We are in the throws of Giving Book production, which means we are swimming in photos.
As we rummage through images for the best representations of our nonprofit members, I keep a real life experience in mind.
I’m driving into my neighborhood and see a dog wandering towards the main road. I curse under my breath because I have to stop and get the dog. If I don’t stop, the dog might get hit. I am inconvenienced, I don’t really have the time to help, but I do it because it’s on me to save him.
Had someone else been out there attempting to wrangle the dog, I would have felt content to continue along because someone was tending to the problem. I would have been off the hook.
Now if that person had asked me for some money to help him get the dog a leash, I would probably give it to him. But only if he was able to get my attention and flag me down to stop the car. And he would not be able to lasso my attention enough to stop the car if the person and the dog looked like a happy Target ad.
Keep that story and these points in mind when considering what photos you use in your fundraising materials:
1. Donor appeals
I worship at the altar of Steven Screen and The Better Fundraising Co. and they will tell you, happy, smiling faces do not move donors to action.
In fact, when you show how great you are (smiling faces of saved people) you are letting them off the hook and giving them permission to move on. Nonprofits struggle with this, believing that if we share how bad things were and show wonderful they are now, donors will want to do that for more people.
That is an organization-centered mentality. Imagine a donor like a preschool teacher. She has 20+ children who need her. Is she going to run to the side of the pleasant child happily coloring? Or is she going to run to help the child who just spilled paint all over the floor and is now peeing his pants?
You know the need because you see it everyday. You have to give the donor a glimpse at the sad, heartbreaking truth of the need. Showing them a solved problem when you are asking for their money is going to lock you in the friend zone. They think you’re great, but just “not in that way”. You know, the open their wallet kind of way.
(P.S. Don’t toss those images of solved problems. That’s the perfect way to thank someone for their gift.)
2. Event photos
Think Sponsorship Marketing: Event photos are very important. They will help you secure your sponsors for next year’s event. Get as many photos as you can – but of attendees, not of tables and auction items and people delivering remarks on stage.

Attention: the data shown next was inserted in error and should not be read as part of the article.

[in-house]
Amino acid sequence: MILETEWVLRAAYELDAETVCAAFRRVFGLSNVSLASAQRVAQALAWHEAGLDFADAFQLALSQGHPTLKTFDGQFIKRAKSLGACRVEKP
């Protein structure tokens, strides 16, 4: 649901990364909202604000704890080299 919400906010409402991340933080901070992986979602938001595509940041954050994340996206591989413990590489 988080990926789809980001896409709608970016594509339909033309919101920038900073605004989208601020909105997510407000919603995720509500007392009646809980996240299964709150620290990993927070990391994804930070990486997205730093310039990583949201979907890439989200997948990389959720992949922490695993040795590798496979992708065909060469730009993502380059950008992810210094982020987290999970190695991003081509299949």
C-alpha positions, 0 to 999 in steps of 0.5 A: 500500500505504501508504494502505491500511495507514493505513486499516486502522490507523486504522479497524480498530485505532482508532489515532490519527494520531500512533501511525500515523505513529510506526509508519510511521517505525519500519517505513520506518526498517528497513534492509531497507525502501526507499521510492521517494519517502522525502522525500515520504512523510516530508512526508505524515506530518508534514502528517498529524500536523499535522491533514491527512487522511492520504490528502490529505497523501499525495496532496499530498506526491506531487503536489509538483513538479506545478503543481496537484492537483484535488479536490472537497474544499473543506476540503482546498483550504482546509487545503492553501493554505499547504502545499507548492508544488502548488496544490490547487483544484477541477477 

A business will make a sponsorship investment if they see their prospective customers in attendance. Consider putting those photos in the first pages of your sponsorship proposals.
3. Don’t ruin your event photos
Be Media Smart: If your event chair or board chair or executive director is in every grip and grin shot with attendees, you now have only one viable photo for print or media use.
I have been the editor at two magazines where we published pages of grip and grin event photos. Print publications do not want to run photos of the same person more than once. So while I understand that someone from the organization might need to be the photo encourager, have him or her gather and encourage from behind the lens, not in front of it.
4. Brag photos
Getting a big oversized check? Fabulous! Circulate the photo to your board and staff. Put it on social media and say thank you to the check writer.
Don’t show a donor in a newsletter or email if your intention is to inspire a contribution. Would you bring a home-cooked meal to someone with a catering truck in their driveway?
5. Staff photos
This might sound harsh, but when it comes to using photos effectively, there is no instance in which photos of your staff (ED included) is of value from an individual donor fundraising perspective. Photos of staff at events, in the office, doing manual labor associated with your cause, your ED receiving an oversized check, your ED on stage delivering remarks at your lunch or gala – these mean nothing to donors or prospects and even have the potential to hurt you.
How? Donors give to support recipients of your organization, not to support the organization itself. If the visuals speak more to you rather than the need of those you serve, the zest for you becomes diluted and donors can become apathetic.
The idea is to connect the donor to your cause. To leave them feeling as if it’s up to them to save the day. If they see YOU’RE saving the day, they will feel content to move on.
The organizations that I’ve seen with the greatest number of high net worth donors, who are also deeply loyal, are the ones that try to keep themselves behind the curtain entirely. Everything they do, talk about, and show, are about the people they serve and their donors.
People want to help, if it doesn’t inconvenience them. But people will get inconvenienced if someone needs rescuing.
Force people to stop and get the dog.